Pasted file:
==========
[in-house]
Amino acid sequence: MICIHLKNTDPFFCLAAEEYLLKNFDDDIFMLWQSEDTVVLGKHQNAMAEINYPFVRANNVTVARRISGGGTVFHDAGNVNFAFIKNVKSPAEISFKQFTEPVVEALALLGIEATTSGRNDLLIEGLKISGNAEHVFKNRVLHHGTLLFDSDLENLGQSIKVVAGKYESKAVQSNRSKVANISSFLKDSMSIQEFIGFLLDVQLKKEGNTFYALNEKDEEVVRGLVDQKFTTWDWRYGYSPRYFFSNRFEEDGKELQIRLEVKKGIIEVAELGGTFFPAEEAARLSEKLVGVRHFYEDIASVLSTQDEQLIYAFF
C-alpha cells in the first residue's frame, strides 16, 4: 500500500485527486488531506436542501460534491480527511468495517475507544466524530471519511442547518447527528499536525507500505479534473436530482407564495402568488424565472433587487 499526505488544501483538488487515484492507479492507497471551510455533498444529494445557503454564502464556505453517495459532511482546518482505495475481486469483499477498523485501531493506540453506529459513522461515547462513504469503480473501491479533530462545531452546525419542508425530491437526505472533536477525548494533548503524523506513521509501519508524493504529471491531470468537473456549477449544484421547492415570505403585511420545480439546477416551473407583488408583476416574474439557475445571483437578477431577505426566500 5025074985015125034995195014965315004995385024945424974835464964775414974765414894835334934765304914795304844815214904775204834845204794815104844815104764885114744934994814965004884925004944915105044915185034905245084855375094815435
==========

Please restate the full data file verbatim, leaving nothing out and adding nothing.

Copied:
[in-house]
Amino acid sequence: MICIHLKNTDPFFCLAAEEYLLKNFDDDIFMLWQSEDTVVLGKHQNAMAEINYPFVRANNVTVARRISGGGTVFHDAGNVNFAFIKNVKSPAEISFKQFTEPVVEALALLGIEATTSGRNDLLIEGLKISGNAEHVFKNRVLHHGTLLFDSDLENLGQSIKVVAGKYESKAVQSNRSKVANISSFLKDSMSIQEFIGFLLDVQLKKEGNTFYALNEKDEEVVRGLVDQKFTTWDWRYGYSPRYFFSNRFEEDGKELQIRLEVKKGIIEVAELGGTFFPAEEAARLSEKLVGVRHFYEDIASVLSTQDEQLIYAFF
C-alpha cells in the first residue's frame, strides 16, 4: 500500500485527486488531506436542501460534491480527511468495517475507544466524530471519511442547518447527528499536525507500505479534473436530482407564495402568488424565472433587487 499526505488544501483538488487515484492507479492507497471551510455533498444529494445557503454564502464556505453517495459532511482546518482505495475481486469483499477498523485501531493506540453506529459513522461515547462513504469503480473501491479533530462545531452546525419542508425530491437526505472533536477525548494533548503524523506513521509501519508524493504529471491531470468537473456549477449544484421547492415570505403585511420545480439546477416551473407583488408583476416574474439557475445571483437578477431577505426566500 5025074985015125034995195014965315004995385024945424974835464964775414974765414894835334934765304914795304844815214904775204834845204794815104844815104764885114744934994814965004884925004944915105044915185034905245084855375094815435